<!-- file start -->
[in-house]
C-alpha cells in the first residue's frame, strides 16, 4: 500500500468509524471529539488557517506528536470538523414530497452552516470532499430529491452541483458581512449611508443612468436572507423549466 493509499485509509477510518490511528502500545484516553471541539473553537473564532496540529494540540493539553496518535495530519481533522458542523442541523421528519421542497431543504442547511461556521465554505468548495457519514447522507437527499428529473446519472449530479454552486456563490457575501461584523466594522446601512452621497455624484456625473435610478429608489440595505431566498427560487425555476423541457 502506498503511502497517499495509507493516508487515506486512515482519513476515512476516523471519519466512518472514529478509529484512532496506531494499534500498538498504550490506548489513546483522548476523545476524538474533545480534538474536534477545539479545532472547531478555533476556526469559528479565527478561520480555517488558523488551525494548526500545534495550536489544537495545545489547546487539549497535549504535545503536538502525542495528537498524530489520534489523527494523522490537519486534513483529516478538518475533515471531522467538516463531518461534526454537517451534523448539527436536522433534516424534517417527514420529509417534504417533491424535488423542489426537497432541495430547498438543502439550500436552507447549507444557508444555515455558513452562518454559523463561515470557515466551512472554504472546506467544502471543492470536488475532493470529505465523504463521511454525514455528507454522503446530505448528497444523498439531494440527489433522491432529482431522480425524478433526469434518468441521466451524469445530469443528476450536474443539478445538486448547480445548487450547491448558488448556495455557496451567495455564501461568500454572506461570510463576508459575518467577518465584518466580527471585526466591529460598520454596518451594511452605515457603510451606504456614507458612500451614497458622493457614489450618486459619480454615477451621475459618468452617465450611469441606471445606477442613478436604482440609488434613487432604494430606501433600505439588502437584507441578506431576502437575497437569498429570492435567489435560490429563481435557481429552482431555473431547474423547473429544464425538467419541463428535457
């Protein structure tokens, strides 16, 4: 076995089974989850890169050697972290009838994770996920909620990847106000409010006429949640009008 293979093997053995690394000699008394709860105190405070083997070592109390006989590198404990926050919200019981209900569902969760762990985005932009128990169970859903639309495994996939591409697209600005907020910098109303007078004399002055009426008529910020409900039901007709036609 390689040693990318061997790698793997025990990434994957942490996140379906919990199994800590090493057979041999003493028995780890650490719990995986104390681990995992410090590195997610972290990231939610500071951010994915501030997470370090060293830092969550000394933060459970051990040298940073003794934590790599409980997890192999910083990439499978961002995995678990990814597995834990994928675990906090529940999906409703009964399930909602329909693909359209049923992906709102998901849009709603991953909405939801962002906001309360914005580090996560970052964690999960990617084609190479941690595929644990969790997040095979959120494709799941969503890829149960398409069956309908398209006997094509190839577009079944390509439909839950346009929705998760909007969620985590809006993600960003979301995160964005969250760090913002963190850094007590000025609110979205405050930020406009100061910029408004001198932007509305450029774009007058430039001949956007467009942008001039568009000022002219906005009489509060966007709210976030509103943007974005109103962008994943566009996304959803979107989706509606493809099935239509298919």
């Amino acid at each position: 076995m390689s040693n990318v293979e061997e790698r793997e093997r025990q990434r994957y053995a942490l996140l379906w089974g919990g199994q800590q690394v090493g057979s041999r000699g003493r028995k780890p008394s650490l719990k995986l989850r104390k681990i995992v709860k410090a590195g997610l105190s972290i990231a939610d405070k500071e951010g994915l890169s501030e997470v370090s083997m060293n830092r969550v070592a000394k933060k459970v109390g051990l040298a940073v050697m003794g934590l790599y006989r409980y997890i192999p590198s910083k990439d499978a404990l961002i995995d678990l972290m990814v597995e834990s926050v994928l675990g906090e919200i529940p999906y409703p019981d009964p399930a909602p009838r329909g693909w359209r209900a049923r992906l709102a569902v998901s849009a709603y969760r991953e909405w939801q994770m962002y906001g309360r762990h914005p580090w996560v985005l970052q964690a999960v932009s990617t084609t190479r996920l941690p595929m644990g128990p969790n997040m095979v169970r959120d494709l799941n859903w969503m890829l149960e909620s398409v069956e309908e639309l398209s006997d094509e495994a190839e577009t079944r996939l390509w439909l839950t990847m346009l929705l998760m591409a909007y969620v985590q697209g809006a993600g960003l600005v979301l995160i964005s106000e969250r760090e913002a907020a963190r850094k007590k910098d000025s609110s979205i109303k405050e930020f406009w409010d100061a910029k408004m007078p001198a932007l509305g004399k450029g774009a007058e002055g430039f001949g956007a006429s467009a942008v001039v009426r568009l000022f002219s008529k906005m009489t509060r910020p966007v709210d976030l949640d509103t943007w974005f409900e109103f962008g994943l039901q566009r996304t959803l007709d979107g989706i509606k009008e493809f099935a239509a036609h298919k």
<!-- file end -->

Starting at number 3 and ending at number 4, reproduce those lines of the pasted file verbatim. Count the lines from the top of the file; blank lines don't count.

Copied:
């Protein structure tokens, strides 16, 4: 076995089974989850890169050697972290009838994770996920909620990847106000409010006429949640009008 293979093997053995690394000699008394709860105190405070083997070592109390006989590198404990926050919200019981209900569902969760762990985005932009128990169970859903639309495994996939591409697209600005907020910098109303007078004399002055009426008529910020409900039901007709036609 390689040693990318061997790698793997025990990434994957942490996140379906919990199994800590090493057979041999003493028995780890650490719990995986104390681990995992410090590195997610972290990231939610500071951010994915501030997470370090060293830092969550000394933060459970051990040298940073003794934590790599409980997890192999910083990439499978961002995995678990990814597995834990994928675990906090529940999906409703009964399930909602329909693909359209049923992906709102998901849009709603991953909405939801962002906001309360914005580090996560970052964690999960990617084609190479941690595929644990969790997040095979959120494709799941969503890829149960398409069956309908398209006997094509190839577009079944390509439909839950346009929705998760909007969620985590809006993600960003979301995160964005969250760090913002963190850094007590000025609110979205405050930020406009100061910029408004001198932007509305450029774009007058430039001949956007467009942008001039568009000022002219906005009489509060966007709210976030509103943007974005109103962008994943566009996304959803979107989706509606493809099935239509298919």
């Amino acid at each position: 076995m390689s040693n990318v293979e061997e790698r793997e093997r025990q990434r994957y053995a942490l996140l379906w089974g919990g199994q800590q690394v090493g057979s041999r000699g003493r028995k780890p008394s650490l719990k995986l989850r104390k681990i995992v709860k410090a590195g997610l105190s972290i990231a939610d405070k500071e951010g994915l890169s501030e997470v370090s083997m060293n830092r969550v070592a000394k933060k459970v109390g051990l040298a940073v050697m003794g934590l790599y006989r409980y997890i192999p590198s910083k990439d499978a404990l961002i995995d678990l972290m990814v597995e834990s926050v994928l675990g906090e919200i529940p999906y409703p019981d009964p399930a909602p009838r329909g693909w359209r209900a049923r992906l709102a569902v998901s849009a709603y969760r991953e909405w939801q994770m962002y906001g309360r762990h914005p580090w996560v985005l970052q964690a999960v932009s990617t084609t190479r996920l941690p595929m644990g128990p969790n997040m095979v169970r959120d494709l799941n859903w969503m890829l149960e909620s398409v069956e309908e639309l398209s006997d094509e495994a190839e577009t079944r996939l390509w439909l839950t990847m346009l929705l998760m591409a909007y969620v985590q697209g809006a993600g960003l600005v979301l995160i964005s106000e969250r760090e913002a907020a963190r850094k007590k910098d000025s609110s979205i109303k405050e930020f406009w409010d100061a910029k408004m007078p001198a932007l509305g004399k450029g774009a007058e002055g430039f001949g956007a006429s467009a942008v001039v009426r568009l000022f002219s008529k906005m009489t509060r910020p966007v709210d976030l949640d509103t943007w974005f409900e109103f962008g994943l039901q566009r996304t959803l007709d979107g989706i509606k009008e493809f099935a239509a036609h298919k």